Thursday, 31 July 2008

Geraldine Brooks - "The People of the Book"

Publ: 2008; ISBN 978-0-00-717743-1
Rating - ****

In 1996, Hanna Heath, an Australian rare-book expert, is offered the job of a lifetime: analysis and conservation of the famed Sarajevo Haggadah, which has been rescued from Serb shelling during the Bosnian war. Priceless and beautiful, the book is one of the earliest Jewish volumes ever to be illuminated with images. When Hanna, a caustic loner with a passion for her work, discovers a series of tiny artifacts in its ancient binding - an insect wing fragment, wine stains, salt crystals, a white hair - she begins to unlock the book's mysteries. The reader is ushered into an exquisitely detailed and atmospheric past, selectively tracing the book's journey from its salvation back to its creation.

Inspired by a true story and brilliantly researched, People of the Book is at once a novel of sweeping historical grandeur and intimate emotional intensity, an ambitious, electrifying work by an acclaimed and beloved author.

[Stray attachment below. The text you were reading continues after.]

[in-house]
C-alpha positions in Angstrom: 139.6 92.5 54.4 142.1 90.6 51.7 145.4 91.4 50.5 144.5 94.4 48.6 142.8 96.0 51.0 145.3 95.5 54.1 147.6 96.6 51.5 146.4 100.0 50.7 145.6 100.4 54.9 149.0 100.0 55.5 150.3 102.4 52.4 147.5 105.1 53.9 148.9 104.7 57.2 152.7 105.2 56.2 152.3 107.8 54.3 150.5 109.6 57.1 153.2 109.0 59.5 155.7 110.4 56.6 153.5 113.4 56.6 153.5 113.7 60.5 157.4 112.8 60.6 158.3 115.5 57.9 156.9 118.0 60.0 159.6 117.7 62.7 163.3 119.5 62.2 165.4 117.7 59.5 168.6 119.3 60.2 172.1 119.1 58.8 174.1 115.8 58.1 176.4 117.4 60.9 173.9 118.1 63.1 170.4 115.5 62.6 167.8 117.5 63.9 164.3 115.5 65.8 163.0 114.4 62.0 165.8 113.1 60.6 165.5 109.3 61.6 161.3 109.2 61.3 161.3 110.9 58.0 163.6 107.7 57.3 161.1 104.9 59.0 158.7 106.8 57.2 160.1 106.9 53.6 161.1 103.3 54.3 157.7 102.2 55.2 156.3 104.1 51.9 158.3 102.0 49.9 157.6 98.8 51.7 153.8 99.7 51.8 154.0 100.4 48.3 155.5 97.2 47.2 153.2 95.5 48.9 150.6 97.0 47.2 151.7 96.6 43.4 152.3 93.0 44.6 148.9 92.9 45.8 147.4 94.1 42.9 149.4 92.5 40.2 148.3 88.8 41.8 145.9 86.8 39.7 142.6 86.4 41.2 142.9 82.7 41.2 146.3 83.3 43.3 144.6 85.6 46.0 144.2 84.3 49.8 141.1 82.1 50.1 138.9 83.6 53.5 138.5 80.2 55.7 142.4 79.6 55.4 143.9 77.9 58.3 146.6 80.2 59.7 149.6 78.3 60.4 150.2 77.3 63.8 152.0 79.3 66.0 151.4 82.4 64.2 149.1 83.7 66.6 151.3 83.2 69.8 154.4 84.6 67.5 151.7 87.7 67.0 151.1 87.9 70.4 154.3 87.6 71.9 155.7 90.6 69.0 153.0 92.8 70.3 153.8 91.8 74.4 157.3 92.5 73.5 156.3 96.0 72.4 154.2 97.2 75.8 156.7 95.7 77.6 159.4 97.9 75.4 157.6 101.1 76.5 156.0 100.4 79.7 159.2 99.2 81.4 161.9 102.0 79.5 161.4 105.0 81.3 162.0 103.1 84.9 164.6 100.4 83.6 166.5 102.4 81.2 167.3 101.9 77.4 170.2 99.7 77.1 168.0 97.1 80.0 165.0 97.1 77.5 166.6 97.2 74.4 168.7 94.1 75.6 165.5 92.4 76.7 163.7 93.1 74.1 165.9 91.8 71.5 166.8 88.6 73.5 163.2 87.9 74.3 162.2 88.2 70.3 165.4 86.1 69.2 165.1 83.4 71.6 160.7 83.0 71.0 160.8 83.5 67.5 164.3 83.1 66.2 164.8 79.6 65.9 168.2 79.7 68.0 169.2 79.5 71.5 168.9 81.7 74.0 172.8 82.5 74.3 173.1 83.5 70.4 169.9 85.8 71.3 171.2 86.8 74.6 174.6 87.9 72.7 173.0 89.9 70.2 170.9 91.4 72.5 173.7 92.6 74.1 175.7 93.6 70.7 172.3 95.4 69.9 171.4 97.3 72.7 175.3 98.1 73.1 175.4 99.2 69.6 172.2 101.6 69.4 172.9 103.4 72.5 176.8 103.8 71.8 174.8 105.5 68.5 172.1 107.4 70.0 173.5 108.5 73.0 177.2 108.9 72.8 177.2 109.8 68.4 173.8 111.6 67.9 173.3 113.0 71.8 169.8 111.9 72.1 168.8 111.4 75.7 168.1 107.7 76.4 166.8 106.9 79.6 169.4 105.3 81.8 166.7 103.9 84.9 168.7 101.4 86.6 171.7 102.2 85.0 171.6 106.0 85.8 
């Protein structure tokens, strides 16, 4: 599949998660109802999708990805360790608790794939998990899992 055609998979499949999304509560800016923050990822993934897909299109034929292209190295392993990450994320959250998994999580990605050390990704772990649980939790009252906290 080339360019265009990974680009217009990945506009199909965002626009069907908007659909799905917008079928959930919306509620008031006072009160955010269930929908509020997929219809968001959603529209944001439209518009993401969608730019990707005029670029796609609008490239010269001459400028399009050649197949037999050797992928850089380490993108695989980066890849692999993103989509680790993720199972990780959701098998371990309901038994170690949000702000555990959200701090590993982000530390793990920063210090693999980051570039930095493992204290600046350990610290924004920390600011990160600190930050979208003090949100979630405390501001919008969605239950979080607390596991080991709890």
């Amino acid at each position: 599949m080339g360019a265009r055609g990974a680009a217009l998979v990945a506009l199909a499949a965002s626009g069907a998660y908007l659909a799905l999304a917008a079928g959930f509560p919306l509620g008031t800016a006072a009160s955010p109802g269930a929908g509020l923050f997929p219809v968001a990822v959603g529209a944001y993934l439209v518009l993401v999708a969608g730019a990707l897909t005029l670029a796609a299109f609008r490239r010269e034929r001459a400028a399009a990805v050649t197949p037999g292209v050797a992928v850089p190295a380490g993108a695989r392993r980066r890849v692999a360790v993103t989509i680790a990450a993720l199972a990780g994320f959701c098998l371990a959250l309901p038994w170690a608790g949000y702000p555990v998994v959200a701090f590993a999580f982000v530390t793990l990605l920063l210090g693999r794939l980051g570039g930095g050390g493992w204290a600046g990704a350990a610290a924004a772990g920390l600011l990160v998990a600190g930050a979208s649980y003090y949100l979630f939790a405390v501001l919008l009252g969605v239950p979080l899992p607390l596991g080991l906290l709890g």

I commented in relation to the last book I read - Felix Holt - that "I had failed to realise Christians were forbidden by Canon Law from money-lending and that is how the Jewish predominance in that field first arose." I discovered in reading this book that in Venice in 1516 (and no doubt many other places and times) Jews were only allowed to pursue three trades - import / export from the Levant; buying and selling used goods; and pawnbroking. I do love novels with lots of new facts in them. It makes me feel less quilty as I read so much fiction.

GERALDINE BROOKS was born in 1955 and raised in Australia. After moving to the USA she worked for eleven years on the Wall Street Journal, covering stories from some of the world's most troubled areas, including Bosnia, Somalia and the Middle East. Her first novel, Year of Wonders, was set during the English plague year of 1666, and became an international bestseller. She lives with her husband and son in rural Virginia and is currently a fellow at Harvard University.

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